Osteochondritis dissecans

Veterinary advice should be sought before applying any treatment or vaccine.

Osteochondritis Dissecans

Osteochondritis dissecans (OCD) is a common type of developmental orthopedic disease (DOD) that affects the cartilage and bone in the joints of horses. It is caused by a failure of the endochondral ossification in epiphyseal plates and joint cartilage. In horses with OCD, the joint cartilage doesn't form normally, causing the underlying cartilage and bone to thicken and weaken. This can lead to the development of cartilage and bone flaps which remain partially attached to the bone or break off and disperse throughout the joint. The presence of these loose flaps and areas of abnormal cartilage and bone cause inflammation of the joint, which over several years can increase the likelihood and shorten the age of onset of arthritis. The joints most commonly affected by OCD in horses include the hock, stifle and fetlock joints.

OCD and Subchondral bone cysts are commonly considered to be manifestations of Osteochondrosis (OC). 5-25% of horses develop clinical signs of disease resulting from OCD. When clinical signs do develop, they can be seen as early as 5 months of age, but often may not occur until the horse begins work. At that time, the most common presentation is the onset of swelling in the joint, and varying degrees of lameness. Many horses with OCD are sound at the walk but show signs of lameness at faster gaits or when they begin work.

Symptoms

Effusion (swelling) in the joint
Lameness
Stiff gait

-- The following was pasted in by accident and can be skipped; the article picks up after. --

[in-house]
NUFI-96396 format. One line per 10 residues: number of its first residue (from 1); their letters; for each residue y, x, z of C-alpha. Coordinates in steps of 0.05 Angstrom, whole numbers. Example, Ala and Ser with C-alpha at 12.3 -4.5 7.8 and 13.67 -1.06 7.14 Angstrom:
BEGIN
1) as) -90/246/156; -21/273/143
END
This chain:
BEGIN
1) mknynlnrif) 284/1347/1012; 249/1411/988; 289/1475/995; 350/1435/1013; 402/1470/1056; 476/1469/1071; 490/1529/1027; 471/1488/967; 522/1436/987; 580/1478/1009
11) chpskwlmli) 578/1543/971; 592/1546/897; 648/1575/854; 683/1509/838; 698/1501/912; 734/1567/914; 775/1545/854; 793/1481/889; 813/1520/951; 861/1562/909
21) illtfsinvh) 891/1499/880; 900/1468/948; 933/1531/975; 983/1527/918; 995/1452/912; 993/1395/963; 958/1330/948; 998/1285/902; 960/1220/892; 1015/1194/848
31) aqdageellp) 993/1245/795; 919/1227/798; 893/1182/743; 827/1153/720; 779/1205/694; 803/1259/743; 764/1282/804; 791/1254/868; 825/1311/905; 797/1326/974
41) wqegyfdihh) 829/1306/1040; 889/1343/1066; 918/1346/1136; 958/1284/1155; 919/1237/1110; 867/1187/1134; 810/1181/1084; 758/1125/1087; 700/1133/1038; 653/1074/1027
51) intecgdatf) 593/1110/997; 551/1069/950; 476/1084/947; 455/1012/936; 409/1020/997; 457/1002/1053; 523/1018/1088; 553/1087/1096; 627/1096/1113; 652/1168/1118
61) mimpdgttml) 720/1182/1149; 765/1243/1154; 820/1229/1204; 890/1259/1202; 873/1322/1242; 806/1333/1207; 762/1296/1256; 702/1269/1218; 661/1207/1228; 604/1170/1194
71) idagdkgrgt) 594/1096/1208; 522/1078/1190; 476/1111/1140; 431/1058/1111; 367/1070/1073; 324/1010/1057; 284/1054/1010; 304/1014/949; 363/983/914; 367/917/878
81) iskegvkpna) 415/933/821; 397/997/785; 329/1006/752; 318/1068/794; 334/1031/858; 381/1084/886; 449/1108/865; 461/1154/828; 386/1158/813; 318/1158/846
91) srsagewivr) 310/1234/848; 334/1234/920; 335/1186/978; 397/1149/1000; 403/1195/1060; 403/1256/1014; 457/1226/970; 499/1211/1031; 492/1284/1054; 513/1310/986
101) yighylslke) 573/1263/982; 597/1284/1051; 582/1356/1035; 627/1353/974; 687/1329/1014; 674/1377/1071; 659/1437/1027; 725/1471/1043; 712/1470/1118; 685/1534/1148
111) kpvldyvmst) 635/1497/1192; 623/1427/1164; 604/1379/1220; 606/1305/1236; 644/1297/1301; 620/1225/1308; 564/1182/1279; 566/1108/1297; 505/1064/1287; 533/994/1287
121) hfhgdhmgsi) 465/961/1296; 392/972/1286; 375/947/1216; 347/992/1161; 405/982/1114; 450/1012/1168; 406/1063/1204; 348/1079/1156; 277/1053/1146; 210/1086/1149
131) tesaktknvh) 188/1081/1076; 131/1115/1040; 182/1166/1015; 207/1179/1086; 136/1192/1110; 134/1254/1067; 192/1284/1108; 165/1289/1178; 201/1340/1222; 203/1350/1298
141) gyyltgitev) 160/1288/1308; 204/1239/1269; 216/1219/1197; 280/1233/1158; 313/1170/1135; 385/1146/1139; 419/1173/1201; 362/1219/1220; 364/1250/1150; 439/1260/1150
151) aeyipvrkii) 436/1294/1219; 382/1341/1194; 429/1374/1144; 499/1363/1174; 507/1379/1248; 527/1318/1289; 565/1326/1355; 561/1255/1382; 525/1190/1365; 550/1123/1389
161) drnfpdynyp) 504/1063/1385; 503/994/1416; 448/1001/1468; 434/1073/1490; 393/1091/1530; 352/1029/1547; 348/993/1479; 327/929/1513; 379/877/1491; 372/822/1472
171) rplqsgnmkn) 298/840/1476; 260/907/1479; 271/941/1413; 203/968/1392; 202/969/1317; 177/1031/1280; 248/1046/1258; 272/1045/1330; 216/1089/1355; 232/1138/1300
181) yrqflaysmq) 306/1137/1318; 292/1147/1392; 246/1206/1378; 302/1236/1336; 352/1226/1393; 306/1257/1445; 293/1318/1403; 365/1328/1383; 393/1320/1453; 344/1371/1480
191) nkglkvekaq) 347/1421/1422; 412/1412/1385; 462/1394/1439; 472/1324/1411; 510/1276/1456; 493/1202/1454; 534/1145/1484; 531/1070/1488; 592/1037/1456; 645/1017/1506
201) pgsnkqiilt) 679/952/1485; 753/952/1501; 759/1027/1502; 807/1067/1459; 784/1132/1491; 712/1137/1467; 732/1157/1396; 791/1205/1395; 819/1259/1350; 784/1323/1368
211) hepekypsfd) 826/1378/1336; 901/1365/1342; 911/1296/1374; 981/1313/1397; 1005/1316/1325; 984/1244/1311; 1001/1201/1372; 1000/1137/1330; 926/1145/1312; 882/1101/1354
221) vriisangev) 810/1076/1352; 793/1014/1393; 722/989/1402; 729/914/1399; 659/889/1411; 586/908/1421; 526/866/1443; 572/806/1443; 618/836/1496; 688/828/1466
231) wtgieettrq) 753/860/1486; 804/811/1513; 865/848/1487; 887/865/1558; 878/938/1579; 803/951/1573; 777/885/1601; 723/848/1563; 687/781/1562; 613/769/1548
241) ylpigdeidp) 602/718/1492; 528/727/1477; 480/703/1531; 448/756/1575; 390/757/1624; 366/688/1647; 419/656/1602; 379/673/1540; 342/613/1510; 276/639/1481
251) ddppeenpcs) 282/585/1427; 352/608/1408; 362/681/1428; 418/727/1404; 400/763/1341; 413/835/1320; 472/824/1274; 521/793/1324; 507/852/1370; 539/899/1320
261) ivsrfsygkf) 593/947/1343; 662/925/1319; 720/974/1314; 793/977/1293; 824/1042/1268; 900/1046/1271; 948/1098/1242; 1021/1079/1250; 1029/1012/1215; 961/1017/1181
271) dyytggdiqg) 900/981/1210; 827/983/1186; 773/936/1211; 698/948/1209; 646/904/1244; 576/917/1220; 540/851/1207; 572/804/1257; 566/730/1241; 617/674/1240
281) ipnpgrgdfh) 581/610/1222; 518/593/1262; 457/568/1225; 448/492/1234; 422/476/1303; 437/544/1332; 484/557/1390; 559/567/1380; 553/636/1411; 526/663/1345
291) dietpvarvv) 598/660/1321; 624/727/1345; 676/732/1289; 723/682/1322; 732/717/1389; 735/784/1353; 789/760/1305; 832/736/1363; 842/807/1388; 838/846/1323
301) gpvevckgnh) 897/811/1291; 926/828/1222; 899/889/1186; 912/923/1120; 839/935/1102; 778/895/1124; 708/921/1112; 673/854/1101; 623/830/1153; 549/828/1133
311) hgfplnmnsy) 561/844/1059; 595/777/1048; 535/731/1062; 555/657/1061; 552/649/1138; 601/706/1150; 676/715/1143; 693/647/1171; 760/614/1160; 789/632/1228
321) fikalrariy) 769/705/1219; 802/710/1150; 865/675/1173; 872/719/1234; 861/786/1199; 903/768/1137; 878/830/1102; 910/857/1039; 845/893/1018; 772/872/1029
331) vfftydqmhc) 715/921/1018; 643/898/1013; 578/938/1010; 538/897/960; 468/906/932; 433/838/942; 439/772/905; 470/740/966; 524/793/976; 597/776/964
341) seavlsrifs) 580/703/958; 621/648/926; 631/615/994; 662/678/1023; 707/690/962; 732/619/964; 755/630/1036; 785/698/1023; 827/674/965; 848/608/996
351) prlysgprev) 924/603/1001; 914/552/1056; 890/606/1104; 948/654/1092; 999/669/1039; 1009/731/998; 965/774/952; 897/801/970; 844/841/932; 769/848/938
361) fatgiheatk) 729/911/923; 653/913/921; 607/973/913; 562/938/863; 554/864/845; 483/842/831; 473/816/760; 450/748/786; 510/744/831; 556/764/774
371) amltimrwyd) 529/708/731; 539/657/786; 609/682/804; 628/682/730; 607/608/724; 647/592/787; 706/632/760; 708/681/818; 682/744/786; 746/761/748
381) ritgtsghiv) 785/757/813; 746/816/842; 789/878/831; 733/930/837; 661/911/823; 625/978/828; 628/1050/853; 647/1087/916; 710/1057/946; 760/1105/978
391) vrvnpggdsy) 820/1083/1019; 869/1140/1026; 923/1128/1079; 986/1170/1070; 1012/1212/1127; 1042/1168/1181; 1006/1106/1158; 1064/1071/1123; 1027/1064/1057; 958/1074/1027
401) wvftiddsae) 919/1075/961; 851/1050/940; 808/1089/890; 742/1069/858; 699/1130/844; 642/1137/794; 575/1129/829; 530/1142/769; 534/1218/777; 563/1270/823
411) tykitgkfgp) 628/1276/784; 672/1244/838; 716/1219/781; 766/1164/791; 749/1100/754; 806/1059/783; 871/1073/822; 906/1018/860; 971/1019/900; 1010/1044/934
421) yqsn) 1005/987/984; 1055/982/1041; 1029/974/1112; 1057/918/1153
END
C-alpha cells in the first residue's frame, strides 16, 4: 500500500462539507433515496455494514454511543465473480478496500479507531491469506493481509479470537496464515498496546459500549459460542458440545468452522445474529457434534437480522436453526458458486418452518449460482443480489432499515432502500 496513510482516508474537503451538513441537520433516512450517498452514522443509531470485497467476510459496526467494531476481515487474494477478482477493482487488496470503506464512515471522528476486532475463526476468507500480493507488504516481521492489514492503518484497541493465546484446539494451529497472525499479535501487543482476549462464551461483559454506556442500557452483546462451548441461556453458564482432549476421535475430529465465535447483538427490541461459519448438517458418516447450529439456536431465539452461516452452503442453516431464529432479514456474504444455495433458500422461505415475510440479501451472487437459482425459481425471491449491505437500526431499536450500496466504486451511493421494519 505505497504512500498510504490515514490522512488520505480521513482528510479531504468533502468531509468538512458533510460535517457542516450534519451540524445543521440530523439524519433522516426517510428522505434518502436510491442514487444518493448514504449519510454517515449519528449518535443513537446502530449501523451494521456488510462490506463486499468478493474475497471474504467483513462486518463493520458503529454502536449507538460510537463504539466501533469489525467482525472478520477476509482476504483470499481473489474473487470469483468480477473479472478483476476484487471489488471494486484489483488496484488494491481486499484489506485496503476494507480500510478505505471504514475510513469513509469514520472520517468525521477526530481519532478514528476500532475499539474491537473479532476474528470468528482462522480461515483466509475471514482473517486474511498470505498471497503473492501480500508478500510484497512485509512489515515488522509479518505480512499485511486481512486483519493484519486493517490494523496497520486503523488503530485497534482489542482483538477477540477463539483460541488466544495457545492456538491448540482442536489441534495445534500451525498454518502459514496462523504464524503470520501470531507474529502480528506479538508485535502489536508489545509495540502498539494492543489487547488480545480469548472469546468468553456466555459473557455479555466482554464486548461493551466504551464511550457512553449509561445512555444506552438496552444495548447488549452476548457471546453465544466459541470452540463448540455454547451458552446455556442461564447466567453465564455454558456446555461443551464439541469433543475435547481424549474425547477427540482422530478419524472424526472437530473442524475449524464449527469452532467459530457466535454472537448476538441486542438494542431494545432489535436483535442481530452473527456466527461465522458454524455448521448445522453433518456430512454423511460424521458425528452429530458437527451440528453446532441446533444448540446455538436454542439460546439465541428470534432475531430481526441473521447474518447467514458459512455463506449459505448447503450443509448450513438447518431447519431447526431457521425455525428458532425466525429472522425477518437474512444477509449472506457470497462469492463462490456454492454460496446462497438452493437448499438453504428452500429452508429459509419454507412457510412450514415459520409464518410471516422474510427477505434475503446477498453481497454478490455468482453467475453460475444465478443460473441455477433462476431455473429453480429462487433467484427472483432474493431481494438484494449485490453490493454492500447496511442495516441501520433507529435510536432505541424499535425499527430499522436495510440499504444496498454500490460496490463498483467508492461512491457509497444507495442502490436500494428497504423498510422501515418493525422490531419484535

Diagnosis

  • History
  • Clinical signs
  • Physical exam
  • Radiographs - Since OCD is often bilateral, radiographs of the opposite joint are usually indicated, even if there is little to no swelling present in that joint.
  • Lameness exam
  • Ultrasound

Treatment


TreatmentDetails
ArthroscopySurgical removal of the abnormal bone and cartilage by making two or more small (less than 1 cm) incisions into the joint through the use of an arthroscope (a tiny camera) and other special instruments. This procedure is performed by an ACVS board-certified veterinary surgeon. It is preferred over another type of surgery called an arthrotomy, which requires surgeons to make a large incision into the joint which results in more surgical trauma and risk.
ArthrotomyAnother type of surgical procedure used for removal of OCD fragments, however it is done through surgeons making a large incision into the joint, as opposed to small incisions as conducted in an arthroscopy.

Prevention

  • Provide young horses with appropriate mineral supplementation.
  • Young horses should have restricted exercise and a reduced diet to slow growth rate.

Prognosis

Good to excellent if recognized early and treated surgically

Scientific Research References

Good Overviews

Risk Factors

  • Nutrition : High-energy or low copper diets
  • Rapid growth and large body size
  • Trauma and exercise: acute or recurring trauma and even routine exercise is frequently associated with the formation and loosening of the OCD flap.
  • Genetic predisposition
  • Hormonal imbalances: Insulin and thyroid hormones